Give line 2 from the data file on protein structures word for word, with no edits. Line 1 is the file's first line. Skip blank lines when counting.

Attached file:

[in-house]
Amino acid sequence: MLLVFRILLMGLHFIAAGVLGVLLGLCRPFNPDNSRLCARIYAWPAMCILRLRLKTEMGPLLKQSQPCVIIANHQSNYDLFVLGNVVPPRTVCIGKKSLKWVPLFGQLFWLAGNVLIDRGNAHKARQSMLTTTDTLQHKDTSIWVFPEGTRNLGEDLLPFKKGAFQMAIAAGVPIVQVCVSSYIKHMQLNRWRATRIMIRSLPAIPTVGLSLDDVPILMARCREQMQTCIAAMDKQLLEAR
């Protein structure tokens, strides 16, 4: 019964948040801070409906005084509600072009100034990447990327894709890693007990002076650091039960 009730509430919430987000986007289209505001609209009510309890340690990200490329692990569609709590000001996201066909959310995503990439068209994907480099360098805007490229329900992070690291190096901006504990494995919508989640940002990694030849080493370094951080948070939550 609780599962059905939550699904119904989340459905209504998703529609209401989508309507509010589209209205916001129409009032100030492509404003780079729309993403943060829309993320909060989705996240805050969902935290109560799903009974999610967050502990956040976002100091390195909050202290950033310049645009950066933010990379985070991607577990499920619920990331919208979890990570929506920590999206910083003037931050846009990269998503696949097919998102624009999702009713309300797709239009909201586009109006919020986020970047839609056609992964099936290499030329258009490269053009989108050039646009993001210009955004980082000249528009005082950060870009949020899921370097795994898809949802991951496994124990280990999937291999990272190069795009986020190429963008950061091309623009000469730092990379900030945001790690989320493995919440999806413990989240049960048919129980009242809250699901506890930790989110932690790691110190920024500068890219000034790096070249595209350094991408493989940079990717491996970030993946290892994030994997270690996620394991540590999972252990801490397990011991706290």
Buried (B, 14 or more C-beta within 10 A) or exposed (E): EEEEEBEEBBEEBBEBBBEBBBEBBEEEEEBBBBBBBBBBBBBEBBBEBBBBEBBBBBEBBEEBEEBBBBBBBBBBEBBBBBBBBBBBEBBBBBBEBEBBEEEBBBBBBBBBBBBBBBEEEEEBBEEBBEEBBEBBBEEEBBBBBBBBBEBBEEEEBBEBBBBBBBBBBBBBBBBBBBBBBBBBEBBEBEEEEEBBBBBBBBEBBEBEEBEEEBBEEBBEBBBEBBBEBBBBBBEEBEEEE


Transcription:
Amino acid sequence: MLLVFRILLMGLHFIAAGVLGVLLGLCRPFNPDNSRLCARIYAWPAMCILRLRLKTEMGPLLKQSQPCVIIANHQSNYDLFVLGNVVPPRTVCIGKKSLKWVPLFGQLFWLAGNVLIDRGNAHKARQSMLTTTDTLQHKDTSIWVFPEGTRNLGEDLLPFKKGAFQMAIAAGVPIVQVCVSSYIKHMQLNRWRATRIMIRSLPAIPTVGLSLDDVPILMARCREQMQTCIAAMDKQLLEAR